Total Stock Market to US GNP ratio
The Total Stock Market cap divided by the US GNP is a long-term valuation indicator for stocks. Back in 2001 in an interview in Fortune Magzine Warren Buffett put this indicator on the map as he stated that this is probably the best single measure of where valuations stand at any given moment in time. The Wilshire 5000 Index is one of the broadest benchmark index for the U.S. equity market. The objective is to capture the total market capitalization of most of the publicity traded companies in the U.S. The original indicator has some drawbacks as the data being published is on a quarterly basis and as such tends to lag. Nonetheless, since the data dates back to the 1940s is a lot of information allowing for in-depth and historical trend analysis.
Fundamental Valuation Premises
Many of the fundamental based market indicators that evaluate a gauge of the long-term returns of the stock market is based on the following premises:
(1) Interest Rates – the direction of interest rates impacts financial valuations. As interest rates rise, the prices of all other investments tend to adjust downward. On the other hand, as interest rates decline, this helps many assets including stocks upward.
(2) Long-term Growth of Corporate Profitability – corporate profitability tends to return to its long-term historical norm. In the US it has been around 6%. During recessions, corporate profit margins tend to contract and during economic expansion cycles, it tends to expand toward its long-term economic growth rate.
(3) Market Valuation – over the long term, stock market valuation also returns to its historical mean. A higher current valuation will lead to a lower long-term return in the future. A lower current valuation will lead to a higher long-term return in the future.
Current Total Stock Market cap to US GDP
The current Total Stock Market cap to US GDP has now climbed toward an all-time high of 175.9% (Aug 2020). For reference, a ratio of less than 50% denotes a significantly undervalued US stock market. Between 70% and 75% is a moderately undervalued market. Between 75% and 90% is a fair valued market. Between 90% and 115% is a moderately overvalued market and a ratio greater than 115% is a significantly overvalued market.
Based on the current reading this would imply the US stock market is trading at overvalued levels. The lowest was about 35% during the height of the double-dip recession in 1982. The highest reading was 159.2 (Dec 1999) just ahead of the Tech/Telecom dot.com bubble. So, given the current high readings in this indicator does this imply the US stock market annual returns going forward will be much lower and possibly negative in the future?
This remains a challenging question as there are a number of major developments that may lead to structural trend changes and hence a change in valuations in the marketplace. These developments include: (1) a historically low-interest-rate environment in the U.S. and negative interest rates overseas. As the US and global interest rates remain stubbornly low hovering near-zero does this lead to even higher valuations for the US stock market; (2) the fourth technology revolution and the proliferation of technology disruptors, and recently the acceleration of the stay at home technology trend. Can this new market paradigm translate into higher valuations than normal? and (3) the enormous growth and massive inflows into passive and index-based investment vehicles appear to be structural in nature. Do the strong money flows into passive investments push the stock market and valuations to even higher levels?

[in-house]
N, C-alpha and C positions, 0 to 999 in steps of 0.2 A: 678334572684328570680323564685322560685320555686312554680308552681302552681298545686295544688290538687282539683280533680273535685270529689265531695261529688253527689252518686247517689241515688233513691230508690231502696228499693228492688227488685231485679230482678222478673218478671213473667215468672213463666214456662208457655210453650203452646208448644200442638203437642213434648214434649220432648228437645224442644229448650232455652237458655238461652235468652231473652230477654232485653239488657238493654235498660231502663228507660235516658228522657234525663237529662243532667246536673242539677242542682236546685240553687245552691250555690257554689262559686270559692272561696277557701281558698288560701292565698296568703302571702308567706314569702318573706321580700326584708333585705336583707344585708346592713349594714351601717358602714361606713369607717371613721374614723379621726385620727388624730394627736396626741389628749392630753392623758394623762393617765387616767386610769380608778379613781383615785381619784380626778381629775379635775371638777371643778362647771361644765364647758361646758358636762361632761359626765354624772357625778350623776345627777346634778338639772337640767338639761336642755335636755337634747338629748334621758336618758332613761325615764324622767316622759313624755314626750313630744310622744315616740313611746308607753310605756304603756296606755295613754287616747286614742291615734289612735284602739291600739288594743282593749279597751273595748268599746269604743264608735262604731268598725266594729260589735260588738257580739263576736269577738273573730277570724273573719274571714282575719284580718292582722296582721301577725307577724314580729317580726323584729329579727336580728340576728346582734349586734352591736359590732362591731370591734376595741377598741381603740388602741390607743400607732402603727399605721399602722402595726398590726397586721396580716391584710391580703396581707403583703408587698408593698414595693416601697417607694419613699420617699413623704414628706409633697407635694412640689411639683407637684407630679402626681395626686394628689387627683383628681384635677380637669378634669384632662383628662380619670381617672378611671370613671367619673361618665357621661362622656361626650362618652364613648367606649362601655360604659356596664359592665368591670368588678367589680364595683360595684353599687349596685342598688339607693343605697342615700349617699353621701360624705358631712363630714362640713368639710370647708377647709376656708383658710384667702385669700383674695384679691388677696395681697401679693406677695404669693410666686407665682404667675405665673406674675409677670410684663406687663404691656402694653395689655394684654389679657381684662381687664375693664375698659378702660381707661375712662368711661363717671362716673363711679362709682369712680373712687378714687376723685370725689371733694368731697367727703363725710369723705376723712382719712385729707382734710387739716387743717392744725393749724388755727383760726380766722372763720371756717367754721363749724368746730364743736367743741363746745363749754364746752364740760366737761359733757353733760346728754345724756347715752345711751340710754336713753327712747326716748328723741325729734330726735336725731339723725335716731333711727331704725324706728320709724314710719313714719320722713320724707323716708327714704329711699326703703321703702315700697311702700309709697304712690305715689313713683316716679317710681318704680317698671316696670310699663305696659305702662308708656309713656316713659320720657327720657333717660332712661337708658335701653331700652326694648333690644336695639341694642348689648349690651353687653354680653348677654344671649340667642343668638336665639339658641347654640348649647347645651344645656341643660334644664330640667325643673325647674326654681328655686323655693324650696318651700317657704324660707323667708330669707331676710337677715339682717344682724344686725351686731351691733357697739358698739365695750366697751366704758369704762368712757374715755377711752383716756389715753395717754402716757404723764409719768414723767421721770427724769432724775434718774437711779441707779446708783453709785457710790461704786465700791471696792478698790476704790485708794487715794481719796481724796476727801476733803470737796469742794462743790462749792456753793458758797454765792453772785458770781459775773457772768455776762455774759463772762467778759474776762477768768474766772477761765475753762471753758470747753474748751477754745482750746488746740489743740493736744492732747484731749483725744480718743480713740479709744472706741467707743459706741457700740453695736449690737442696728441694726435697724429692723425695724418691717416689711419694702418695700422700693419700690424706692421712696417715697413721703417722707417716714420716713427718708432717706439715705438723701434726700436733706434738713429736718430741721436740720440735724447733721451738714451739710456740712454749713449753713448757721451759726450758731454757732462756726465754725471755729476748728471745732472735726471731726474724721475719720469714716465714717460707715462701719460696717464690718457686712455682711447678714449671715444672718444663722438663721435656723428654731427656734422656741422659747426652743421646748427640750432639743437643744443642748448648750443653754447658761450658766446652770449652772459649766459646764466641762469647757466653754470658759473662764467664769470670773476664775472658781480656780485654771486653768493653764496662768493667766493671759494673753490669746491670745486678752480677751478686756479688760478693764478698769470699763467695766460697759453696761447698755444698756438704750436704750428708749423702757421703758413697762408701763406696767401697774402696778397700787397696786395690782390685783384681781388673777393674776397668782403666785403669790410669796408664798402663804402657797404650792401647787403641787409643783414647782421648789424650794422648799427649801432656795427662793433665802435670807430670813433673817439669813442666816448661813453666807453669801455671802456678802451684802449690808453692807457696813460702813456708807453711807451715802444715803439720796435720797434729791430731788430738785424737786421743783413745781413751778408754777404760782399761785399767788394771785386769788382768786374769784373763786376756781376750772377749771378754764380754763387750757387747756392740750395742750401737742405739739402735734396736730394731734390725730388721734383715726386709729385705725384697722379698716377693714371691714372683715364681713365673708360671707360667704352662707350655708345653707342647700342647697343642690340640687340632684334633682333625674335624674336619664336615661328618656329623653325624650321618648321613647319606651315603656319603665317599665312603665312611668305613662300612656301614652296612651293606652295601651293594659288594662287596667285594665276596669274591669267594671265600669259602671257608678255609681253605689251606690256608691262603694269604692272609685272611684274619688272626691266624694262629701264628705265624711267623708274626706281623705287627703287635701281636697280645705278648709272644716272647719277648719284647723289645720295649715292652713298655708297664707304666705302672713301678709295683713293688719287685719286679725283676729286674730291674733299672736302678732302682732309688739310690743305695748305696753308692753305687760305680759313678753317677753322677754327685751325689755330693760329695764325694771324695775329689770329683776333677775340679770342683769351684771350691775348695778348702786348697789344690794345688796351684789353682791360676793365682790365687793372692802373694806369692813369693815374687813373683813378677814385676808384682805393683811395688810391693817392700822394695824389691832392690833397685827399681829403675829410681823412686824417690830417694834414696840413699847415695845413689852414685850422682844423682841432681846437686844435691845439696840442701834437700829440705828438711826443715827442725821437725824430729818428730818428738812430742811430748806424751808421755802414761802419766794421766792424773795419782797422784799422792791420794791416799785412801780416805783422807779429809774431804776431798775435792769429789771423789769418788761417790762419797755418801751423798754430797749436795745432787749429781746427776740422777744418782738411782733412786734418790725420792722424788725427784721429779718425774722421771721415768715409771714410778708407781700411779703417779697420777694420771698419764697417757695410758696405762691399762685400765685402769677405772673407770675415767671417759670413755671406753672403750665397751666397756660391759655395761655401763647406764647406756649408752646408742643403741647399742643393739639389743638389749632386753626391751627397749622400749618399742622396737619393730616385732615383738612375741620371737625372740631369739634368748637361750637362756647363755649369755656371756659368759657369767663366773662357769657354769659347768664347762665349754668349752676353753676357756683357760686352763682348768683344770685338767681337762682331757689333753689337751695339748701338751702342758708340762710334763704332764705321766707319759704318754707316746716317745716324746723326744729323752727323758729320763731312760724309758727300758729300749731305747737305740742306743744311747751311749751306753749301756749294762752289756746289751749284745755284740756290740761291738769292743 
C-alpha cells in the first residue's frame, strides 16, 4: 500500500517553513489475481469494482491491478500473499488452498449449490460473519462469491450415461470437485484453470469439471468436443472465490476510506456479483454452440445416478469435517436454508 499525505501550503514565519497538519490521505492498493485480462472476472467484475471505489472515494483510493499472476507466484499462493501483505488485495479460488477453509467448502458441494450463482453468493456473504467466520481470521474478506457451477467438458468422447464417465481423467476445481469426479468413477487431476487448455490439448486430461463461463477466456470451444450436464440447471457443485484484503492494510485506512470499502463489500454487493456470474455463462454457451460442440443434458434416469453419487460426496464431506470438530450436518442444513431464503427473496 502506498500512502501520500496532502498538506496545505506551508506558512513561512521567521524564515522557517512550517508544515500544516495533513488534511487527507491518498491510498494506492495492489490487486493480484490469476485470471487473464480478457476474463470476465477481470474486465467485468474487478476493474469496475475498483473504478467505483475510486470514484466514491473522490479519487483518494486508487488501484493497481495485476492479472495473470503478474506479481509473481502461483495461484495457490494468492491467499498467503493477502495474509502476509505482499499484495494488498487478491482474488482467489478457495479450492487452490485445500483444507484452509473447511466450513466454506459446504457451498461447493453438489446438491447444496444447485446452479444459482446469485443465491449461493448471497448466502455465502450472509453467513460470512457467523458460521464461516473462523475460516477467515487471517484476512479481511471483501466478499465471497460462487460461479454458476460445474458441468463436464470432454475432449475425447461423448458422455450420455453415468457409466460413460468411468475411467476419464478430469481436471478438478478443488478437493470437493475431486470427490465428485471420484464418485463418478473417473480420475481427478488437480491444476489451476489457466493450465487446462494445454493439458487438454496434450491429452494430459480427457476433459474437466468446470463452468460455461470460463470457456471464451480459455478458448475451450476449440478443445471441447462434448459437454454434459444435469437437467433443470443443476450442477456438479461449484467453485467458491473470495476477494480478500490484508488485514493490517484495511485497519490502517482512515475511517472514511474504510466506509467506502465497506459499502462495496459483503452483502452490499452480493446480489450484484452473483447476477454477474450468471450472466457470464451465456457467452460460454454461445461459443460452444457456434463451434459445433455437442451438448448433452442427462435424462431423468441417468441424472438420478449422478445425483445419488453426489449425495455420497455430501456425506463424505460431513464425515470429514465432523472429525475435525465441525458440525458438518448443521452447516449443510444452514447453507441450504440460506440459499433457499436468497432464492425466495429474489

Technical Ratio Analysis Indicator
From a technical perspective, ratio analysis is one of the best technical measures to determine the relative performances of two securities as well as to quantify overbought and oversold market conditions. Attached is the Wilshire 5000 Composite Index (WLSH) divided by the US GDP and the monthly chart of the Wilshire 5000 Composite Index (WLSH).
Wilshire 5000 Composite Index/US GDP Ratio Analysis
WLSH/US GDP ratio has risen from its 2009 market bottom when it was trading from a reaction low of 0.555 to a current ratio of 1.42. In the process, it has surpassed the 2000 market peak ratio of 1.399 and has also cleared above the 2018/2019 highs of 1.485/1.447. In fact, the WLSH to GDP ratio recorded an all-time time of 1.577 in Jan 2020. Although an overbought market condition has developed, we would not be surprised to see the ratio retest 1.577. The pertinent question is whether the ratio can establish new all-time highs. If this occurs then does this reaffirm a new paradigm shift in the marketplace toward even higher levels (valuations) driven by historically low-interest rates, secular growth of Technology, and/or the continued massive inflows of passive and indexed based investments. It is also interesting to point out the 10-plus year bull market rally in the Wilshire 5000 Composite Index (WLSH) closely resembles that of the WLSH/GDP uptrend. Both show a well-defined 10-plus year uptrend channel. Will a breakout above 1.577 (Jan 2020 highs) in the ratio signal a test of the top of its uptrend channel at 1.82-1.84? At this level does this also translate to WLSH trading to the top of its 10-year uptrend channel now at 39,000.